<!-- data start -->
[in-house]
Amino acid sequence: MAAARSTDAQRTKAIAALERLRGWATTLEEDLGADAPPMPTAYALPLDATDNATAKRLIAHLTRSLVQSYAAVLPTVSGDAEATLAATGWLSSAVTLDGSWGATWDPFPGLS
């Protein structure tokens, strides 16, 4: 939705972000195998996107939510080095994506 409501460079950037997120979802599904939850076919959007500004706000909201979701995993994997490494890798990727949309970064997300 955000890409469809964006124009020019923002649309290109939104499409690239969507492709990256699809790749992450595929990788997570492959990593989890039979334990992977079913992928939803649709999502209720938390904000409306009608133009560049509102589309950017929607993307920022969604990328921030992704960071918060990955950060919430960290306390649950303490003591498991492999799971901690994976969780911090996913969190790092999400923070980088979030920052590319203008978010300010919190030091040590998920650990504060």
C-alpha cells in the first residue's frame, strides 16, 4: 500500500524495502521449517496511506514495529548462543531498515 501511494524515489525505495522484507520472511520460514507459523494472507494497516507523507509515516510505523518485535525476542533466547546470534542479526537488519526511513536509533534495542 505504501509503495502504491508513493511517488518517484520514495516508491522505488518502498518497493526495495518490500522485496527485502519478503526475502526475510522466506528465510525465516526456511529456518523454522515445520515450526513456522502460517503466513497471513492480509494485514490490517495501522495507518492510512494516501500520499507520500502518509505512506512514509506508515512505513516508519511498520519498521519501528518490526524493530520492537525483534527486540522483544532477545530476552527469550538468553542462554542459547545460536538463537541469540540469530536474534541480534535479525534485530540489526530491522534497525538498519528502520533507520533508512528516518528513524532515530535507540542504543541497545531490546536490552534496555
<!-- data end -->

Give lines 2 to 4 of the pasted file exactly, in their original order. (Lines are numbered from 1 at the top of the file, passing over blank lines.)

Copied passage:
Amino acid sequence: MAAARSTDAQRTKAIAALERLRGWATTLEEDLGADAPPMPTAYALPLDATDNATAKRLIAHLTRSLVQSYAAVLPTVSGDAEATLAATGWLSSAVTLDGSWGATWDPFPGLS
């Protein structure tokens, strides 16, 4: 939705972000195998996107939510080095994506 409501460079950037997120979802599904939850076919959007500004706000909201979701995993994997490494890798990727949309970064997300 955000890409469809964006124009020019923002649309290109939104499409690239969507492709990256699809790749992450595929990788997570492959990593989890039979334990992977079913992928939803649709999502209720938390904000409306009608133009560049509102589309950017929607993307920022969604990328921030992704960071918060990955950060919430960290306390649950303490003591498991492999799971901690994976969780911090996913969190790092999400923070980088979030920052590319203008978010300010919190030091040590998920650990504060």
C-alpha cells in the first residue's frame, strides 16, 4: 500500500524495502521449517496511506514495529548462543531498515 501511494524515489525505495522484507520472511520460514507459523494472507494497516507523507509515516510505523518485535525476542533466547546470534542479526537488519526511513536509533534495542 505504501509503495502504491508513493511517488518517484520514495516508491522505488518502498518497493526495495518490500522485496527485502519478503526475502526475510522466506528465510525465516526456511529456518523454522515445520515450526513456522502460517503466513497471513492480509494485514490490517495501522495507518492510512494516501500520499507520500502518509505512506512514509506508515512505513516508519511498520519498521519501528518490526524493530520492537525483534527486540522483544532477545530476552527469550538468553542462554542459547545460536538463537541469540540469530536474534541480534535479525534485530540489526530491522534497525538498519528502520533507520533508512528516518528513524532515530535507540542504543541497545531490546536490552534496555